In my last two articles, I outlined why the unique degree of scientific validity and inter/intra examiner reliability of a postural approach to chiropractic are so important to the profession. Perhaps it’s time to take a look at the science behind why posture is so important to our patients as well. As it turns out, poor posture is of much more than just cosmetic concern.
In a word, postural imbalance hurts! Poor posture is associated with a wide range of clinical problems which present every day in your office. So, if you’ve been thinking postural subluxation is just some abstract concept, unrelated to you and your patients, let me assure you that that is not the case. Postural imbalance has very real clinical repercussions and there’s now a good body of research to back that up. For no particular reason, I’ve decided to discuss posture as it applies to tension headaches. And here, in no particular order of importance, are three studies worth reading about the relationship between postural imbalance and tension headache.
Three Studies on Tension Headache and Postural Imbalance
Study # 1: In 1993, at Japan’s Nagoya University School of Medicine, X-ray studies on 372 patients with tension type headache were compared to those of 225 normal (pain free) subjects. Researchers were looking for any relationship between tension type headache and three factors: 1) straightened (hypolordotic) cervical spine, 2) “low set” shoulders and, 3) cervical spine instability. The vast majority of patients with tension type headaches were found to also have straightened cervical spines and low set shoulders, as compared to the asymptomatic control group. (Cervical spine instability did not seem to be clearly associated with tension headache.) The authors concluded that “both a straightened cervical spine and low-set shoulders may play an important role in the pathogenesis of tension-type headache and its accessory symptoms.”1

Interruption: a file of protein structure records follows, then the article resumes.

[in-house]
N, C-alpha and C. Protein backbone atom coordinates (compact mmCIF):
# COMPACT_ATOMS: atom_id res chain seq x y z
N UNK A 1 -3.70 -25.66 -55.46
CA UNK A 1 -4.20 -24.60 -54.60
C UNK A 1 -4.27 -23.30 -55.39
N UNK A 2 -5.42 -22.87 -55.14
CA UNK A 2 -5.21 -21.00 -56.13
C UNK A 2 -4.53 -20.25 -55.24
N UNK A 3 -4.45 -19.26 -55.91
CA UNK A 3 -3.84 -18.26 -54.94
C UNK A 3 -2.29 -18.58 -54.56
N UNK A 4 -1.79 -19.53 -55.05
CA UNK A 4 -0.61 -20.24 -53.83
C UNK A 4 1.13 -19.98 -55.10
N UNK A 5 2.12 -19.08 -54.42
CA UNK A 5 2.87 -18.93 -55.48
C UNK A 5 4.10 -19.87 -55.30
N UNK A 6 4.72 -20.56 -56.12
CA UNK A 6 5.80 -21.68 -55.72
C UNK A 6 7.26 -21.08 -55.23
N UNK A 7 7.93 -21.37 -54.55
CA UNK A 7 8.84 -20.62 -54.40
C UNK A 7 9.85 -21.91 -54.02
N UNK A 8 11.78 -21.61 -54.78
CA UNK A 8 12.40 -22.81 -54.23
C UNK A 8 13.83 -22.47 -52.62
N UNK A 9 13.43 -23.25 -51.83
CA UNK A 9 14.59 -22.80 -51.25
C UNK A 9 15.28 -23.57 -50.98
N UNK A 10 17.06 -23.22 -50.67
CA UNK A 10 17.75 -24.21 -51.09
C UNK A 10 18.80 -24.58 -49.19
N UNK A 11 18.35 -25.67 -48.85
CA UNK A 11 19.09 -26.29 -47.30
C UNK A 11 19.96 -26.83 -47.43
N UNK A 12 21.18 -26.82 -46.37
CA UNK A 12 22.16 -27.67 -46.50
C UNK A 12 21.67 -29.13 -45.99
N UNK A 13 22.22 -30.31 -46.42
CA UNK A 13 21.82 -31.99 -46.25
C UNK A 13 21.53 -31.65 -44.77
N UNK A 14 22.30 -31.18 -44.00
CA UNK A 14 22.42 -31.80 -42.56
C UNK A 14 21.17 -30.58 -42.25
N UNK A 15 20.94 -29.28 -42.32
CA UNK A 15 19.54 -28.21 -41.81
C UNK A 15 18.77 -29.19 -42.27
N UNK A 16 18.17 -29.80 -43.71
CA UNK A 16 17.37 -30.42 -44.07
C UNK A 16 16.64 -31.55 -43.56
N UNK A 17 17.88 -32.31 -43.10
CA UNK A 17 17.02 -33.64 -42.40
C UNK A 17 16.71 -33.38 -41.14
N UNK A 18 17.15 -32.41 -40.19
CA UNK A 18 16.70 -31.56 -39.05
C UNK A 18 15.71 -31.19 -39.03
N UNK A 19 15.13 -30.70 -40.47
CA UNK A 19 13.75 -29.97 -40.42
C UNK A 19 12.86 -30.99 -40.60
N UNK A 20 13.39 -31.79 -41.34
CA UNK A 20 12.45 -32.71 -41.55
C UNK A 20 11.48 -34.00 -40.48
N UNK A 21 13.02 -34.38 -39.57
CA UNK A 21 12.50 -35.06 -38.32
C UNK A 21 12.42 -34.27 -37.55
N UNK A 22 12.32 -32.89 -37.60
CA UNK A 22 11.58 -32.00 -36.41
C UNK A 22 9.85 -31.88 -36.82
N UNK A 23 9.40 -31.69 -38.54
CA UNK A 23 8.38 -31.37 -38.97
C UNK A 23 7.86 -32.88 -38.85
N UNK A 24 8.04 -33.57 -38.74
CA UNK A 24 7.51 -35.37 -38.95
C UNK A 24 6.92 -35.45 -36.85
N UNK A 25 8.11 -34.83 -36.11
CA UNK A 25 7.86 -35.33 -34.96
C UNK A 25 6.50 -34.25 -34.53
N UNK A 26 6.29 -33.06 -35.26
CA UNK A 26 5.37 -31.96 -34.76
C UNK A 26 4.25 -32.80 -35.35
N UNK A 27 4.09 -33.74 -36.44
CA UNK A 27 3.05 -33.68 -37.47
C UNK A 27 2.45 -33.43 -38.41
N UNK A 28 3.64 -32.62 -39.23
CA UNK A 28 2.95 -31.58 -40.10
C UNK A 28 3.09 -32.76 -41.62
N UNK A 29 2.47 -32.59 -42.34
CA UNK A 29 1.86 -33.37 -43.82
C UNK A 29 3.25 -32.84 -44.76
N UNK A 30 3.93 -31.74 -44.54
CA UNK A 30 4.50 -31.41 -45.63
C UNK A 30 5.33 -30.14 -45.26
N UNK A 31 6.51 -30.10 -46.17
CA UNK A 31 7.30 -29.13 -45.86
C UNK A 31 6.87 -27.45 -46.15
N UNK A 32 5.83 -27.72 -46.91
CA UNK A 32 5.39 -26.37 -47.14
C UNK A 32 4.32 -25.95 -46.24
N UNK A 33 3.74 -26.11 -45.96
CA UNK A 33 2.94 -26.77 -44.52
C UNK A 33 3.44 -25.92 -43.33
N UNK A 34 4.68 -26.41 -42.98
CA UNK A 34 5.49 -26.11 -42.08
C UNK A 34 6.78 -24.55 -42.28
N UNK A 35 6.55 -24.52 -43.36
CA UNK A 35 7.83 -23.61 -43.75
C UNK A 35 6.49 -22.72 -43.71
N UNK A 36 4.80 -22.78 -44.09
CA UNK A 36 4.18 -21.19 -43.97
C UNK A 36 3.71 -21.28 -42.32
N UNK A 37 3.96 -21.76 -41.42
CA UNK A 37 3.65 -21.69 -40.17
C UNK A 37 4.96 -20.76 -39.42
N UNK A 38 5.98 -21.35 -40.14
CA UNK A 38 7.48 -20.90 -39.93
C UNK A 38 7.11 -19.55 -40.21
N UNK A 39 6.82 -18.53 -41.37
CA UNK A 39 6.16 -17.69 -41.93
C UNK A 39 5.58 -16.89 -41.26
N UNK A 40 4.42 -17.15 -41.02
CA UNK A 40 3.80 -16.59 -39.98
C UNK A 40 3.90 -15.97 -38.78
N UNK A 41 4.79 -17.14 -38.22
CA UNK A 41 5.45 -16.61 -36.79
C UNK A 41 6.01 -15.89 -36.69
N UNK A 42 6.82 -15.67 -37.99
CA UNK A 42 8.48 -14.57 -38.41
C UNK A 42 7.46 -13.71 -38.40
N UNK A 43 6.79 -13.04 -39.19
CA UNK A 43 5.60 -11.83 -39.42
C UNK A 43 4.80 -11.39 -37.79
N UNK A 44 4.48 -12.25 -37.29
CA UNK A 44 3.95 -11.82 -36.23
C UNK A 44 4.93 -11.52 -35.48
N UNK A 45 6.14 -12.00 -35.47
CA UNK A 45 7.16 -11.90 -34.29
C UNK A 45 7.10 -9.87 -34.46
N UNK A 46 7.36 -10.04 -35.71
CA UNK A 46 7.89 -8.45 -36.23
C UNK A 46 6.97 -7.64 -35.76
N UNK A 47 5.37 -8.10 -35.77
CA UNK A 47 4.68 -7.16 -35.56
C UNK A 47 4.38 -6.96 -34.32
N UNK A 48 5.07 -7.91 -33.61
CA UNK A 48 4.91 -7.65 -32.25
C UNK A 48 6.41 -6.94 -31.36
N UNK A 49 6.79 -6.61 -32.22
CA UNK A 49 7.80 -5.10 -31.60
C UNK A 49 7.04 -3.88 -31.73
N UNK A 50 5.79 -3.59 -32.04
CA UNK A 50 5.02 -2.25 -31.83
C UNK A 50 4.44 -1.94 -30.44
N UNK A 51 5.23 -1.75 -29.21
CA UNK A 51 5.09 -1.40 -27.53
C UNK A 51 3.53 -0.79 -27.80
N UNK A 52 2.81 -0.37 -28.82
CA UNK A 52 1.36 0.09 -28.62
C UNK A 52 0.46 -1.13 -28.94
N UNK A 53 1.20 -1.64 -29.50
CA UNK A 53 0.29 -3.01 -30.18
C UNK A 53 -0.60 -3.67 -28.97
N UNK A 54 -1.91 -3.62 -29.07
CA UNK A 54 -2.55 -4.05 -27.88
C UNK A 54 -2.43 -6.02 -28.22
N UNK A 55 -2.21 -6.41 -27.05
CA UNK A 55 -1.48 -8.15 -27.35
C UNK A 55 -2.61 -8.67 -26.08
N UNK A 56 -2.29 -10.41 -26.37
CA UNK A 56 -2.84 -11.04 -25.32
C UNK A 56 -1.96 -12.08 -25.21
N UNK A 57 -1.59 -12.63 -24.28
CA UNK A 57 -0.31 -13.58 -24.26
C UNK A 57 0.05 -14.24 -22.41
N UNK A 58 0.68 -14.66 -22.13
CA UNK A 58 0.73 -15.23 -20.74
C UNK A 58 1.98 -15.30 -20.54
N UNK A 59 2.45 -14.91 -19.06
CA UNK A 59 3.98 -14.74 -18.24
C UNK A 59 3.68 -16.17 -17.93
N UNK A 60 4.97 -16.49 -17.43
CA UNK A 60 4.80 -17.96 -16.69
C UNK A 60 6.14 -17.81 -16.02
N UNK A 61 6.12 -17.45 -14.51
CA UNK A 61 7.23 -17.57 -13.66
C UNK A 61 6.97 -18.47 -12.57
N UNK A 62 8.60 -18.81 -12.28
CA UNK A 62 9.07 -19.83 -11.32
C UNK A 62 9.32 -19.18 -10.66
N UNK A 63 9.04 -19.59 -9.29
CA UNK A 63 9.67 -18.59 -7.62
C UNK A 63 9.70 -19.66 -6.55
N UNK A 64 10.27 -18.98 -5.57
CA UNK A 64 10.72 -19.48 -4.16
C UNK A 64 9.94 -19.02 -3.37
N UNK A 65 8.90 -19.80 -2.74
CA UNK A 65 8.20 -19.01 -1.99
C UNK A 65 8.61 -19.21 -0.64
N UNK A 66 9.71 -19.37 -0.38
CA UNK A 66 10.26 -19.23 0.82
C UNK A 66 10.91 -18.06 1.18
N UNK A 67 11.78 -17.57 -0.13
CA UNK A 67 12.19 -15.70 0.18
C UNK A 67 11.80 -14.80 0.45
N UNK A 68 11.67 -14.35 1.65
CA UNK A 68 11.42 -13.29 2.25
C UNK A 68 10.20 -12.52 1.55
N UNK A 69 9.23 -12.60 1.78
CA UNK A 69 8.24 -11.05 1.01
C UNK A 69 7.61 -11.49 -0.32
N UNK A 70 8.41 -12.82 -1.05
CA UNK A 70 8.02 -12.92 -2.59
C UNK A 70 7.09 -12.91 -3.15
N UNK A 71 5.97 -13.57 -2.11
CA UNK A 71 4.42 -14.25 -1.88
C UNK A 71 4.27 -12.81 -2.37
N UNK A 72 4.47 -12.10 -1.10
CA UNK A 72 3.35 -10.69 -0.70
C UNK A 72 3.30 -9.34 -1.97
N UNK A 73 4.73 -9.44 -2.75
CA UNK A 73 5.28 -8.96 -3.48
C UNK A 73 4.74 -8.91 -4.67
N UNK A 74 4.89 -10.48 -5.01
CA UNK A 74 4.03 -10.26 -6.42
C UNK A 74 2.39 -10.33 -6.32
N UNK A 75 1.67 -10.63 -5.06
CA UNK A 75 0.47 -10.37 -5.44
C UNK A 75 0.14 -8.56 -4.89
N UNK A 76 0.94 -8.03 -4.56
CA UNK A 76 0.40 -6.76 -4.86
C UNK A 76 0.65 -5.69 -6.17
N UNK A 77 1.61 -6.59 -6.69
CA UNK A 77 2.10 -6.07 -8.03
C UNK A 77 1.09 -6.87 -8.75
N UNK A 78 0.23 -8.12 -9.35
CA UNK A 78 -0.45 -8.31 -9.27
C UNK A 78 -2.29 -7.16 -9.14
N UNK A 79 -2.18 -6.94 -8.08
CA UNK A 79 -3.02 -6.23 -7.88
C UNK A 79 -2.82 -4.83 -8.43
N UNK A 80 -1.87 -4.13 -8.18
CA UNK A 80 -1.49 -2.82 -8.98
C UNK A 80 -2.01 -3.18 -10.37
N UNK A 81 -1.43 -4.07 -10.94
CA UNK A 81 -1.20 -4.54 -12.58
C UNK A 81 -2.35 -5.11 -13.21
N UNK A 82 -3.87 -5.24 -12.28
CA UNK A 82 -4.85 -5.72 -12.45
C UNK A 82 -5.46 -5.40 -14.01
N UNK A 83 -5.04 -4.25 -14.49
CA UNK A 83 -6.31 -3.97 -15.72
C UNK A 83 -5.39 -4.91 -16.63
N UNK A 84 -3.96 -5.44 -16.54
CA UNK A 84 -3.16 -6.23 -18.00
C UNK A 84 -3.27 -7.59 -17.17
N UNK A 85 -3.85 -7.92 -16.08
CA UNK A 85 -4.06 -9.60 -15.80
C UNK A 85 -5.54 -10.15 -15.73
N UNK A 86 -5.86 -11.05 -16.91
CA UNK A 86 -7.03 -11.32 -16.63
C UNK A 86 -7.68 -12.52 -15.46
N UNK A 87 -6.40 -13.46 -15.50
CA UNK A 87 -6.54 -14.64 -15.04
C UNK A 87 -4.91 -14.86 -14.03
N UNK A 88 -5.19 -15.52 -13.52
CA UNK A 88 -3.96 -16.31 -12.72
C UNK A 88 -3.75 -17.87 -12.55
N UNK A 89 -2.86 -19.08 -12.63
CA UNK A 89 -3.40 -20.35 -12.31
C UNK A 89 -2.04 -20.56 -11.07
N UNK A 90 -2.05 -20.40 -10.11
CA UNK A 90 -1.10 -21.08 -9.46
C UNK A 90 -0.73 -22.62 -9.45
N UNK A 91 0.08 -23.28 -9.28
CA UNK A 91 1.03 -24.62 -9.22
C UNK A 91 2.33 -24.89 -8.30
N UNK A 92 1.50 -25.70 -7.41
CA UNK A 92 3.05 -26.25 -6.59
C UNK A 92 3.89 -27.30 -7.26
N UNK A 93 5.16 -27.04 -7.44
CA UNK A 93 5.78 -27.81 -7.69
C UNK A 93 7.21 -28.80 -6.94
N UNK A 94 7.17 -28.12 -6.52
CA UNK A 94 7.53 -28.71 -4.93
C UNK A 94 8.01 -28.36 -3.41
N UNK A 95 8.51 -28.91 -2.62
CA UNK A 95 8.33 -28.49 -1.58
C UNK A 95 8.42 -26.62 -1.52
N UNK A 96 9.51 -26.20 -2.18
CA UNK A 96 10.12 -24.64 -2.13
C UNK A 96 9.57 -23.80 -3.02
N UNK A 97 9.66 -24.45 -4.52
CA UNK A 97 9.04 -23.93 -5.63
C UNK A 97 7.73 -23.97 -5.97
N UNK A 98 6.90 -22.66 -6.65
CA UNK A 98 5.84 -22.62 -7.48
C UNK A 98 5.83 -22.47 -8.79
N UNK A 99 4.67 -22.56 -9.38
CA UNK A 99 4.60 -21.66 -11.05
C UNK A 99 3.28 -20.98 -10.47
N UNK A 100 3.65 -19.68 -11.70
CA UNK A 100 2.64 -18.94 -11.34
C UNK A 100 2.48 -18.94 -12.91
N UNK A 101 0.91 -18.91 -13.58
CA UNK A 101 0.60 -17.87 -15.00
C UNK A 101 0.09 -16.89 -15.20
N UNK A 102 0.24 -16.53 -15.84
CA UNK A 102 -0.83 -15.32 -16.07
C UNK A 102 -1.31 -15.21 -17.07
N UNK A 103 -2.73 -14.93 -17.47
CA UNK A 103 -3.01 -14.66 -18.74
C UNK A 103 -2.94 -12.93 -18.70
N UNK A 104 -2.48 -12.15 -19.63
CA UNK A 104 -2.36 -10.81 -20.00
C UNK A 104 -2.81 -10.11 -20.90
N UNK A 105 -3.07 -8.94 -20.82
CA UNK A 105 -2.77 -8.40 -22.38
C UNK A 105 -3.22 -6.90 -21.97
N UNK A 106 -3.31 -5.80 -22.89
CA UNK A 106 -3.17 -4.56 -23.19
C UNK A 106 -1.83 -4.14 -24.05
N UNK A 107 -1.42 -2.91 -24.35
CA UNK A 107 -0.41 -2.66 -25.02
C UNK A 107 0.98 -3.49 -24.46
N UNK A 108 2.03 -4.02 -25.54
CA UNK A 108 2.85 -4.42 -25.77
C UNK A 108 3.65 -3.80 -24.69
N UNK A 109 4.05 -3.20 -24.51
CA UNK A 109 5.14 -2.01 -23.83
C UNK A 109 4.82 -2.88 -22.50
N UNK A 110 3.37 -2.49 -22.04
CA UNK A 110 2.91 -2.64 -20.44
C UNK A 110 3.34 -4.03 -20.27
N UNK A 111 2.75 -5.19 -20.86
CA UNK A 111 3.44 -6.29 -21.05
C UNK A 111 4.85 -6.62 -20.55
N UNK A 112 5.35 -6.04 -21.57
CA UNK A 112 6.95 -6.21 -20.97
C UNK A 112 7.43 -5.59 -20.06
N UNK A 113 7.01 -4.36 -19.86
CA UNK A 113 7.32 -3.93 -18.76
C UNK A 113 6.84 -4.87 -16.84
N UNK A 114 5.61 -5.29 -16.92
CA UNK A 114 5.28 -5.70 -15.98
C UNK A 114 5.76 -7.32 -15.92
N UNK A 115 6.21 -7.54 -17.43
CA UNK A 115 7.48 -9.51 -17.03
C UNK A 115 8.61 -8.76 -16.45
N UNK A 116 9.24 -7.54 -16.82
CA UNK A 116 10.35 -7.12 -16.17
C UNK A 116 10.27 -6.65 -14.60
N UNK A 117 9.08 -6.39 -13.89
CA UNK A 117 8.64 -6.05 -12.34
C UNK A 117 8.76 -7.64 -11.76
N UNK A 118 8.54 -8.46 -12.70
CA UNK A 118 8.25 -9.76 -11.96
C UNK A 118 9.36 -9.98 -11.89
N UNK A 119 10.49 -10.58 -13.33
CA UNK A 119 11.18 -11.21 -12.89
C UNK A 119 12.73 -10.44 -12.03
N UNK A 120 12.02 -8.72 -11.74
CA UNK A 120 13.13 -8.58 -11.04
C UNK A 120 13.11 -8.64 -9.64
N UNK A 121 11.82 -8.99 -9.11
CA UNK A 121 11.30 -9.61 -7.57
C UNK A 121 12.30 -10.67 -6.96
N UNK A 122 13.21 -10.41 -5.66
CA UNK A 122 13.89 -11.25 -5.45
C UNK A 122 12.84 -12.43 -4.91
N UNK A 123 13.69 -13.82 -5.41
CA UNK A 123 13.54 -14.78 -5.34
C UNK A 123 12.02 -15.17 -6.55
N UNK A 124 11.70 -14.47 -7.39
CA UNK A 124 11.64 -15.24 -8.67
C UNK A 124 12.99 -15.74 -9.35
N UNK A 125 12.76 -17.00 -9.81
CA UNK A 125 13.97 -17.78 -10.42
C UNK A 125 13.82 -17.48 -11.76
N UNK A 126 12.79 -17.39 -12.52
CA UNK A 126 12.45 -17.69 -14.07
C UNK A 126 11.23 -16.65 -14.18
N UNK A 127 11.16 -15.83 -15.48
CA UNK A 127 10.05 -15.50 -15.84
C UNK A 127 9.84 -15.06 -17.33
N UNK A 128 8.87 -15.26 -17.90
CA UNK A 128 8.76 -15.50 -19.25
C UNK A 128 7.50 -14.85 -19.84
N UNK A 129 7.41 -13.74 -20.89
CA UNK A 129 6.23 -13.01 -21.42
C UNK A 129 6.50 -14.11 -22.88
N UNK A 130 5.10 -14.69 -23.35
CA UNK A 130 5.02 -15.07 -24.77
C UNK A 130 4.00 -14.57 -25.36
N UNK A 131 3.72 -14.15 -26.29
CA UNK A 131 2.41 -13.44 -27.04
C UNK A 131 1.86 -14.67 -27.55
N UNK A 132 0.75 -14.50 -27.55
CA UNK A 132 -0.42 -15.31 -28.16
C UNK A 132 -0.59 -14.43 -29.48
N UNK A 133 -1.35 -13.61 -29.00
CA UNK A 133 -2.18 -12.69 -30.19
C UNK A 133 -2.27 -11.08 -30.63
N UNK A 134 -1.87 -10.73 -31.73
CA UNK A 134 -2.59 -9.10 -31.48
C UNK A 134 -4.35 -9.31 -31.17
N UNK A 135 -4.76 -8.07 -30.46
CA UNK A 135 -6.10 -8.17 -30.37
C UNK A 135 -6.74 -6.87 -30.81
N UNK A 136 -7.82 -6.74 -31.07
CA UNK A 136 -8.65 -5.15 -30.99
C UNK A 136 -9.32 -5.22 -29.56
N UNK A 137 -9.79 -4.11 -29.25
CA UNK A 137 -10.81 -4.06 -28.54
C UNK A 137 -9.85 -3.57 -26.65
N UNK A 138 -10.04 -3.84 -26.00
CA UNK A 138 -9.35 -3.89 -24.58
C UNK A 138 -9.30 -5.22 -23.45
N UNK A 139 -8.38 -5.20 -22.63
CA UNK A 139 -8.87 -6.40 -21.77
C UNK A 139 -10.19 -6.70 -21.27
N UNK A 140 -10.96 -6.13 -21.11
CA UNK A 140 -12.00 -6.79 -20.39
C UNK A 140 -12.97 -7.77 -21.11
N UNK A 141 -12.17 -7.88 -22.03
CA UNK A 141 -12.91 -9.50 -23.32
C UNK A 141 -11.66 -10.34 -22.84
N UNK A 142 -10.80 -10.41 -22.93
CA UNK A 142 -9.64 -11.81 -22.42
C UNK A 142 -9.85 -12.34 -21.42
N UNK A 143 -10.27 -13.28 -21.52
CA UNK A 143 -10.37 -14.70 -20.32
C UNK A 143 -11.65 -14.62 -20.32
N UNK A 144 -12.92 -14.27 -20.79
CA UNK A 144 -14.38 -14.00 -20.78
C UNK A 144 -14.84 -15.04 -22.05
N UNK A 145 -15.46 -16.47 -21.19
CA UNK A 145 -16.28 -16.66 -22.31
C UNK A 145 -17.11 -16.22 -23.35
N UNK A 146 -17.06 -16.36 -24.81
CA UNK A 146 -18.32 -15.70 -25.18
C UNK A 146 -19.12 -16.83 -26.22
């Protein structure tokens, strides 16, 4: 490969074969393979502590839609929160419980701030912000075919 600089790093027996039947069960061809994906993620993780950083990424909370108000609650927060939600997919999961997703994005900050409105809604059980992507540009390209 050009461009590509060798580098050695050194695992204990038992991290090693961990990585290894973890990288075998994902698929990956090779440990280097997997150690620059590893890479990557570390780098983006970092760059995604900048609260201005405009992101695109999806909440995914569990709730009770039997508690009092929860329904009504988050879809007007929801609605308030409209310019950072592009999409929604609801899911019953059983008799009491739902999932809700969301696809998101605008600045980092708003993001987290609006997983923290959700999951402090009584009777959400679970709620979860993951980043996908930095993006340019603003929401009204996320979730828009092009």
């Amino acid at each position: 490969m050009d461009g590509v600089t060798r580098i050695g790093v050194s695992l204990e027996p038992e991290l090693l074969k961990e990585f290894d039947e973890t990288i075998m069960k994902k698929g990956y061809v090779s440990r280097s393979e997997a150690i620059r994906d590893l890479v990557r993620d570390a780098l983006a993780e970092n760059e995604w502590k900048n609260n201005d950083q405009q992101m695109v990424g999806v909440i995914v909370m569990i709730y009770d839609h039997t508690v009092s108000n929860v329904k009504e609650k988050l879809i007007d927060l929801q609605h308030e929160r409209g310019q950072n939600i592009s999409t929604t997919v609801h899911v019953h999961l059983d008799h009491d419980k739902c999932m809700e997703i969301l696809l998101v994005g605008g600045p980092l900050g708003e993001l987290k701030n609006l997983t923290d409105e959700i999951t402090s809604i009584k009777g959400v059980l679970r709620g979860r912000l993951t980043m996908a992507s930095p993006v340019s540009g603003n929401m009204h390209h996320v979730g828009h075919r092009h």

Study # 2: -In 2006, researchers at the University Rey Juan Carlos, in Madrid, writing in the journal Headache2, associated forward head posture with chronic tension type headache (CCTH). This blinded and controlled study compared twenty patients with CCTH, to twenty patients without headaches. Patients were assessed manually for the presence of both active and latent trigger points and photographically in both standing and seated postures for the presence of forward head posture. The results were revealing.
In terms of posture, the headache patients showed significantly greater forward head position in both seated and standing positions than the control group. Even more interesting, 13 out of 20 headache patients demonstrated active trigger points in the subocciputal muscles and, incredibly, the remaining 7 CCTH patients demonstrated latent trigger points as well. (That’s 100 percent!) Not surprisingly, patients with more pronounced forward head posture and active trigger points experienced headaches of greater intensity and frequency than did patients with only latent trigger points. The author’s conclusions? Forward head posture “correlated positively with headache duration, headache frequency, and the presence of suboccipital active Trigger Points.”